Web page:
Infrastructure as a Service means you have to be your own system administrator. Software as a Service means buying the use of already existing software. Identity as a Service is something like SAML as sold by Okta, Symplified, Oracle, etc.
  14. Maria, a security analyst, was about to boot a suspect system with a Kali Linux DVD. Her manager stopped her, saying that she mustn't modify the computer's operating system or data. She explained that it was safe, it would load an operating system into RAM and treat everything on disk as read-only data, because it's:
    1. Non-modification boot
    2. Live boot
    3. Transparent boot
    4. Ephemeral boot
    The others suggest what's going on, but it's called live boot.
  15. Suheb, the IT department manager, needs to be able to assess organizational security at any time, and identify issues before they become big problems. Which should he use?
    1. Monthly audits
    2. Continuous monitoring
    3. Continuous improvement
    4. Baseline analysis
    Tipoffs are "at any time" and "before they become big problems"
  16. Chuck, a network engineer, needs to compartmentalize traffic flow on the Intranet, and authenticate each connected endpoint device. What should he use? Select two.
    1. NAC
    2. DLP
    3. 802.3
    4. VLAN
    Compartmentalize with VLANs, authenticate with NAC or 802.1x. 802.3 is plain Ethernet, you build your networks with it but it doesn't add those two required capabilities.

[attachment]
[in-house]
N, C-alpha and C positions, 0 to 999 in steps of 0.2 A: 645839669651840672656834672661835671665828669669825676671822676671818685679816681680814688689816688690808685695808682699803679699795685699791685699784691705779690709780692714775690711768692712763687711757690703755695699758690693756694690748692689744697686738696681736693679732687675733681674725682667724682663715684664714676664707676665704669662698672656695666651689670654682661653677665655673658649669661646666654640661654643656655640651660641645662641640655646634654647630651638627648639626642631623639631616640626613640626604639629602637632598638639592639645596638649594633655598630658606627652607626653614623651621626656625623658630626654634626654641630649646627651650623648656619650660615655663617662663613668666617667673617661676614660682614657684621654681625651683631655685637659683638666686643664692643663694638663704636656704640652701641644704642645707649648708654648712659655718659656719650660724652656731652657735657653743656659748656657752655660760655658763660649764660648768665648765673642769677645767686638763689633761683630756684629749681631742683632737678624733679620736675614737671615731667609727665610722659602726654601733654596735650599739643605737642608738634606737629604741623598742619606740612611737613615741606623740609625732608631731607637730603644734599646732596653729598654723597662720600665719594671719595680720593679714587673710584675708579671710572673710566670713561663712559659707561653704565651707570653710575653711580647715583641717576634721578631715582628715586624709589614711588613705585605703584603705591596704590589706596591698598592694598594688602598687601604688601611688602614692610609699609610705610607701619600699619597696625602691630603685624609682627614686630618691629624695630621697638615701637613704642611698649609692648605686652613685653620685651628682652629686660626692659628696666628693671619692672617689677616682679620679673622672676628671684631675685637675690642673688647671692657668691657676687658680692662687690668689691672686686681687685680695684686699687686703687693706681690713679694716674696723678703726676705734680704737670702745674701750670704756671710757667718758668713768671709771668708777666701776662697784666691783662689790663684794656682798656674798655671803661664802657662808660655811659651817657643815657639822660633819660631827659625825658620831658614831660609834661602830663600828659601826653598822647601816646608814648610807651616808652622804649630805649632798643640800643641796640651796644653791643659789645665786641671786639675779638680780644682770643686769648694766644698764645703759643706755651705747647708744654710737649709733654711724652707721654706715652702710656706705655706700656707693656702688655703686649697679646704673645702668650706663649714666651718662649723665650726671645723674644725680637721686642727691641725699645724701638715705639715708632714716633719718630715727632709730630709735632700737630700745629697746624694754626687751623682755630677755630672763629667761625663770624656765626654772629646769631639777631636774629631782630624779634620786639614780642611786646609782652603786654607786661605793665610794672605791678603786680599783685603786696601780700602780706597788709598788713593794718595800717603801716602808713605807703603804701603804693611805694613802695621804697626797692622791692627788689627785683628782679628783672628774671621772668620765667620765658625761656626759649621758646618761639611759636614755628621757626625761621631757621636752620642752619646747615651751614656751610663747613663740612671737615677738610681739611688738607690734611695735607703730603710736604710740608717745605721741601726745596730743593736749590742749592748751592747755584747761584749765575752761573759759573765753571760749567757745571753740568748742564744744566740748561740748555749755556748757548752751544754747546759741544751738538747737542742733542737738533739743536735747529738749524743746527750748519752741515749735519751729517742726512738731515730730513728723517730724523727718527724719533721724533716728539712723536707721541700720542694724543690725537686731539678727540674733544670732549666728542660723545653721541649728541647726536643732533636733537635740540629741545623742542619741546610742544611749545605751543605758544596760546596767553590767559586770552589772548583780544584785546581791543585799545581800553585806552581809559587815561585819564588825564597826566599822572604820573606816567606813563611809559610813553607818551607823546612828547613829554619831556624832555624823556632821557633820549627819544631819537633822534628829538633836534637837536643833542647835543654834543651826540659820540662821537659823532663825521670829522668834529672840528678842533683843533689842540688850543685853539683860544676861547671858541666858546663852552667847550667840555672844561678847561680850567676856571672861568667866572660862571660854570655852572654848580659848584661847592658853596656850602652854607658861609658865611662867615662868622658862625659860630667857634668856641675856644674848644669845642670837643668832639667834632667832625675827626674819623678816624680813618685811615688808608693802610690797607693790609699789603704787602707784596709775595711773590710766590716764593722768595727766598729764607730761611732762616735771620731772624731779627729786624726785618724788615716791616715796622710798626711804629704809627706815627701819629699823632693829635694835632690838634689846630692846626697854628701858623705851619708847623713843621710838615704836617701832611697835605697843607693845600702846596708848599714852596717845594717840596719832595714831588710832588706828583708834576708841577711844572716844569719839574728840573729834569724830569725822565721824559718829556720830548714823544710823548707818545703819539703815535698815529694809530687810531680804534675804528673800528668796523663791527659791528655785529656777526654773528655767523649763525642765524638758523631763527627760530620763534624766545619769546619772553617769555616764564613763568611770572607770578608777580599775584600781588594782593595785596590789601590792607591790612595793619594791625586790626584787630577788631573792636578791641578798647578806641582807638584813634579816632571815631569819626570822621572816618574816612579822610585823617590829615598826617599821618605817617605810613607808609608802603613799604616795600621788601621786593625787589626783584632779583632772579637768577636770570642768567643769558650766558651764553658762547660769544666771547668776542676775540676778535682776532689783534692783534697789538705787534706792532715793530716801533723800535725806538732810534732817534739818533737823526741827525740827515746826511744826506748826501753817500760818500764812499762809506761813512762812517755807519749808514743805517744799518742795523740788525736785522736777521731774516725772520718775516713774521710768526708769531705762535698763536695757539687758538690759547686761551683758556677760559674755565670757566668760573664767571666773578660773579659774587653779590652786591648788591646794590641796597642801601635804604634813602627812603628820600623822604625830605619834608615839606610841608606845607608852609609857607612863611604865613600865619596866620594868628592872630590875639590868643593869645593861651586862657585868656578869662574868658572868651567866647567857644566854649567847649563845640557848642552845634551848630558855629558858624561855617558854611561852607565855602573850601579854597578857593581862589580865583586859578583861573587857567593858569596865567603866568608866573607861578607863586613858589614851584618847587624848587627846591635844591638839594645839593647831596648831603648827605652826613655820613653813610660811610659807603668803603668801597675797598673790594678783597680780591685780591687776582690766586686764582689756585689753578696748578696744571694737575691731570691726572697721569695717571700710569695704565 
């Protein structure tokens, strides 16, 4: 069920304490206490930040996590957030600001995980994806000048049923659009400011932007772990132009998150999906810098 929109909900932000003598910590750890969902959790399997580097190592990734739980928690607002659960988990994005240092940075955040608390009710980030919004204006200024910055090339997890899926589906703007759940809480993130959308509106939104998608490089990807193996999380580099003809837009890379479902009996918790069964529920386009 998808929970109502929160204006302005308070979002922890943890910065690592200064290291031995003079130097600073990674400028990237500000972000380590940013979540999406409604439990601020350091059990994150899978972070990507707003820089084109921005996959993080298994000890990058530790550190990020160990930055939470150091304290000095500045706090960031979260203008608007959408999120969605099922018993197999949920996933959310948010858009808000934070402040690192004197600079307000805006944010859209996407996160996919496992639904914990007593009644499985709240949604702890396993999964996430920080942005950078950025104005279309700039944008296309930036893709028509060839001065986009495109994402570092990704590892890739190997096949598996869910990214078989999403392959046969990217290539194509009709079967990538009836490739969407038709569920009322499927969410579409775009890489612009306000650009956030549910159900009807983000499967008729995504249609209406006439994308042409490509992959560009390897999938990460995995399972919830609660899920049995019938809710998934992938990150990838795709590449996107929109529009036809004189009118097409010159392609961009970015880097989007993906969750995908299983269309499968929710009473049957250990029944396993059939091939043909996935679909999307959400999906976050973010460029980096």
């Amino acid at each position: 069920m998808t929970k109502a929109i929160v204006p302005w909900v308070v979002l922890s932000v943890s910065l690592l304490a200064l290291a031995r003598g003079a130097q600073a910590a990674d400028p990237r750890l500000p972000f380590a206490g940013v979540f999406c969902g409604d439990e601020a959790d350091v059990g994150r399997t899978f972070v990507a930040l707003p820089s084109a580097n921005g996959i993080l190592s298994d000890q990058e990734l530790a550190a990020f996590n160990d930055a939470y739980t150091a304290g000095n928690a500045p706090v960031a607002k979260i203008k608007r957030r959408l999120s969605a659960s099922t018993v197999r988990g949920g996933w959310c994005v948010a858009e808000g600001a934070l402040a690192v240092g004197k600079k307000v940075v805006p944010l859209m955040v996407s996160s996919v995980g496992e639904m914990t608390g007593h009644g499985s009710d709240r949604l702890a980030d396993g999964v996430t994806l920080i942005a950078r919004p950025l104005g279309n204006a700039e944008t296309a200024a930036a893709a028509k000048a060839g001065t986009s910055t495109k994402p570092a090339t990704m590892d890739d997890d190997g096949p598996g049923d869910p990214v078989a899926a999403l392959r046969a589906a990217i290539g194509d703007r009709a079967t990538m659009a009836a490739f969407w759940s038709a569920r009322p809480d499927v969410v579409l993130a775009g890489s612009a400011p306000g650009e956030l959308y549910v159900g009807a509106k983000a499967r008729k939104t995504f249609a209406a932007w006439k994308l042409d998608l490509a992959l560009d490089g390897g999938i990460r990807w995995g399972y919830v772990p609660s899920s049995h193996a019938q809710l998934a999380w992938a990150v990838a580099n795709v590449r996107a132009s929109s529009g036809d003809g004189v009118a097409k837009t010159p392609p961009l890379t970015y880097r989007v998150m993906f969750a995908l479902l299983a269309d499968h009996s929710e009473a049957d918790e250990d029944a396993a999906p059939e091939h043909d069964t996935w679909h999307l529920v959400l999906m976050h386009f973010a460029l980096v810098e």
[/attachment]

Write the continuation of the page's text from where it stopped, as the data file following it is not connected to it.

17. Alexei, an attacker from Eastern Europe, was able to break into one of your organization's virtual web servers. However, he was unable to pivot to any of several other virtual servers running on the same hardware platform. What happened?
    1. VM Escape
    2. Shadow IT
    3. VM sprawl
    4. Sandboxing
    5. Hypervisor flaws
    VM Escape and hypervisor flaws are the opposite of what happened. Shadow IT and VM sprawl might be happening, but aren't the point here. The hypervisor kept the VMs safely sandboxed, isolated from each other.
  18. Akio, a systems engineer, needs to implement a technical defense that verifies the validity of the operating system itself before booting the system. He hopes this will solve the problem of root kits and other kernel modification. What should he use?
    1. Anti-malware scanning
    2. BIOS checks
    3. UEFI
    4. Trusted supply chain
    This is Secure Boot.
  19. Philip, a system administrator, has been asked for recommendations for protecting compute servers in the data center. Which should he suggest? Select three.
    1. FM-200
    2. Biometrics
    3. DLP
    4. Remote wipe
    5. Mantrap
    6. GPS tracking
    Biometrics and mantrap for access, FM-200 for fire suppression. DLP would instead be at end points (where the data is used, and might be transferred to portable media) and the organization edge.

Exhibit with 10 things, plus 18 questions

Passing = 82% of 28 = 23.0

Goal = 91% of 28 = 25.5